Mackie TJ, Finkelstein MH: Natural bactericidal antibodies: observationson the bactericidal mechanism of normalserum. J Hyg 1931, 31: 35-55. 10.1017/S0022172400010676
Conradi H: Ein Verfahren zum Nachweis der Typhuserreger im Blut. Deut Med Wochschr 1906, 32: 58-61. 10.1055/s-0028-1141808
Conradi H: Ueber das Verhalten der imBlute der Typhuskranken nachweisbaren Typhusbazillen gegenuber der bakterizidenWirkung des Blutes. Muench Med Wochschr 1906, 53: 1361.
Teh CS, Chua KH, Puthucheary SD, Thong KL: Further evaluation of a multiplex PCR for differentiation of Salmonella paratyphi A from other salmonellae. Jpn J Infect Dis 2008,61(4):313-314.
This work was supported by the Oxford Partnership Comprehensive Biomedical Research Centre Programme with funding from the Department of Health's NIHR Biomedical Research Centres funding scheme. AJP is a Jenner Institute Investigator. Wild-type Salmonella serovar Typhi Quailes strain was provided by University of Maryland.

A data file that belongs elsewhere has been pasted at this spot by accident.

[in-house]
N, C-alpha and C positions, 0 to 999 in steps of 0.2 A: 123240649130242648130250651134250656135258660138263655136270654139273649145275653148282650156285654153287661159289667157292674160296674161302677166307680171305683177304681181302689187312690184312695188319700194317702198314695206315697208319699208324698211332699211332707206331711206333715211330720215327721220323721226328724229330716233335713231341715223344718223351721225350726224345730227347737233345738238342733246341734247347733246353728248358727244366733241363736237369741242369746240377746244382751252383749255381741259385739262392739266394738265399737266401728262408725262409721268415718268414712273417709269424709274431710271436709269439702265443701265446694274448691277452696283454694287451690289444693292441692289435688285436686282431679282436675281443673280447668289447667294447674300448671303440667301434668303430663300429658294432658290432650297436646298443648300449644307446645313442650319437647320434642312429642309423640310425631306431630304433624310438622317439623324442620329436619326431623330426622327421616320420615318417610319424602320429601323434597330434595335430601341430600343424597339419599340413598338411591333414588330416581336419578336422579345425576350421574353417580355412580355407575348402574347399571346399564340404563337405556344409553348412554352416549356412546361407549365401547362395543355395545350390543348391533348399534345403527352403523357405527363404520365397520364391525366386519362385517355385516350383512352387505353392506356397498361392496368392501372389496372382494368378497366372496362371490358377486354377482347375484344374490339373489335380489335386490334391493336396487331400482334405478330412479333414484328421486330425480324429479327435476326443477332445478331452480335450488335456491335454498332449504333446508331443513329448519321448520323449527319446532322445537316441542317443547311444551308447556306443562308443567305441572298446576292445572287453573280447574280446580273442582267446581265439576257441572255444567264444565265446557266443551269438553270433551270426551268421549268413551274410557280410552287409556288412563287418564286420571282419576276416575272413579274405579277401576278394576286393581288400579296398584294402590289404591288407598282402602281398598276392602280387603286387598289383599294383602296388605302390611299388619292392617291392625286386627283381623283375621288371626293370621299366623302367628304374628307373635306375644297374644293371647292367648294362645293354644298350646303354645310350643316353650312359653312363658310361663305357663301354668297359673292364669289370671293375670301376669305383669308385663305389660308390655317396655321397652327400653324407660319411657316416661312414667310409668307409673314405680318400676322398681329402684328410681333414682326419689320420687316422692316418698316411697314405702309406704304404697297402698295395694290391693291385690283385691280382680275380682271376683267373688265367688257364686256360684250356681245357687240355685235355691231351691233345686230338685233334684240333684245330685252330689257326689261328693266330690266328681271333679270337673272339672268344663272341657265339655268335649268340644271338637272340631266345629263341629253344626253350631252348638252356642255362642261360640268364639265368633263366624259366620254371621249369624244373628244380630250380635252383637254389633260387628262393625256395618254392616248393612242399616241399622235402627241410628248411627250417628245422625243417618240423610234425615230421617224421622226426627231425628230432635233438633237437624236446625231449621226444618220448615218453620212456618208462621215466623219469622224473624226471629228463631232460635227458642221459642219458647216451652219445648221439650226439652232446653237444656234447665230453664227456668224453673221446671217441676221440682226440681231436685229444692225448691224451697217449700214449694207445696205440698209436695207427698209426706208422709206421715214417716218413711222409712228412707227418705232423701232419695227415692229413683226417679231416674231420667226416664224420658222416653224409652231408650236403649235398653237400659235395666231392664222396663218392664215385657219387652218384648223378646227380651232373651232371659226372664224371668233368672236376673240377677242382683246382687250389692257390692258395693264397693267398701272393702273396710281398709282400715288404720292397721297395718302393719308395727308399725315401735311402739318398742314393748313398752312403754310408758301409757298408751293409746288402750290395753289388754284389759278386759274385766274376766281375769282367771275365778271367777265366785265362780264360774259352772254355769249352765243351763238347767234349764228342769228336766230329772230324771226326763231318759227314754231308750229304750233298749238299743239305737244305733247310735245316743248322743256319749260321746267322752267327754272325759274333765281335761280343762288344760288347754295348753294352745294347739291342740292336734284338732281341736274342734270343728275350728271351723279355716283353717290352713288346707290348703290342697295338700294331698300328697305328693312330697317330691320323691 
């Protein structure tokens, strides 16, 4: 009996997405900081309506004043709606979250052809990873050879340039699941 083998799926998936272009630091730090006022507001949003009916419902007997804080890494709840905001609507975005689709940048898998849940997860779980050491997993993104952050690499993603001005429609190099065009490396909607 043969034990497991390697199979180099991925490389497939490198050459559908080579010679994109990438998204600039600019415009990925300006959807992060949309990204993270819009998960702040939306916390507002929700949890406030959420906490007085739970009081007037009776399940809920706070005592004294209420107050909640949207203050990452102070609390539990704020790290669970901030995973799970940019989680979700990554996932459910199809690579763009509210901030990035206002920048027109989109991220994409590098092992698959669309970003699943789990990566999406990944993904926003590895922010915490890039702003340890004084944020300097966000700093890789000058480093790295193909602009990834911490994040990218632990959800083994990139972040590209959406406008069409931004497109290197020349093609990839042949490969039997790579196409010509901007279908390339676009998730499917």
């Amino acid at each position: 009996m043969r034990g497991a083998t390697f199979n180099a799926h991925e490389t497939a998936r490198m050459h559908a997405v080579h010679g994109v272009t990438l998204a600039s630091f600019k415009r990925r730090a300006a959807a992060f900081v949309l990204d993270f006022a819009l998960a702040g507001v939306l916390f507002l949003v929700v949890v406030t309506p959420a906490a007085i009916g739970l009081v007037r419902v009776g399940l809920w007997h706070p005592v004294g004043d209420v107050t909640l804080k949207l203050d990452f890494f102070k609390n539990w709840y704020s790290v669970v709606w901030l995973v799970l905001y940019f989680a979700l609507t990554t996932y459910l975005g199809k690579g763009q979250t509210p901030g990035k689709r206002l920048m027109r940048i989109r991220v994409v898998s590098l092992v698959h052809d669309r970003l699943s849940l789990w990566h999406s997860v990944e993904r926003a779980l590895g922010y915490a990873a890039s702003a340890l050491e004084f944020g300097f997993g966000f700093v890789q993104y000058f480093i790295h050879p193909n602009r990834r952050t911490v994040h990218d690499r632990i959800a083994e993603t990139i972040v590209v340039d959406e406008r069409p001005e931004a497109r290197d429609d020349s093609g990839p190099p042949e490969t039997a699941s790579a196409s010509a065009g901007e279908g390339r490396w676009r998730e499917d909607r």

AJP acts as chief and principal investigator for clinical trials conducted on behalf of Oxford University, sponsored by vaccine manufacturers (Novartis Vaccines, GlaxoSmithKline, Sanofi-Pasteur, Sanofi-Pasteur MSD, and Wyeth Vaccines), but does not receive any personal payment from them. Industry sourced honoraria for consultancy, lecturing or writing and travel expenses and grants for educational activities are paid directly to an educational/administrative fund held by the Department of Paediatrics, University of Oxford or an independent charity.
LZ and AJP conceived of the study and carried out its design. LZ performed the assays and drafted the manuscript. AJP edited the manuscript. All authors read and approved the final manuscript.
About this article
Cite this article
Zhou, L., Pollard, A.J. A fast and highly sensitive blood culture PCR method for clinical detection of Salmonella enterica serovar Typhi. Ann Clin Microbiol Antimicrob 9, 14 (2010). https://doi.org/10.1186/1476-0711-9-14
- Blood Culture
- Typhoid Fever
- Bile Concentration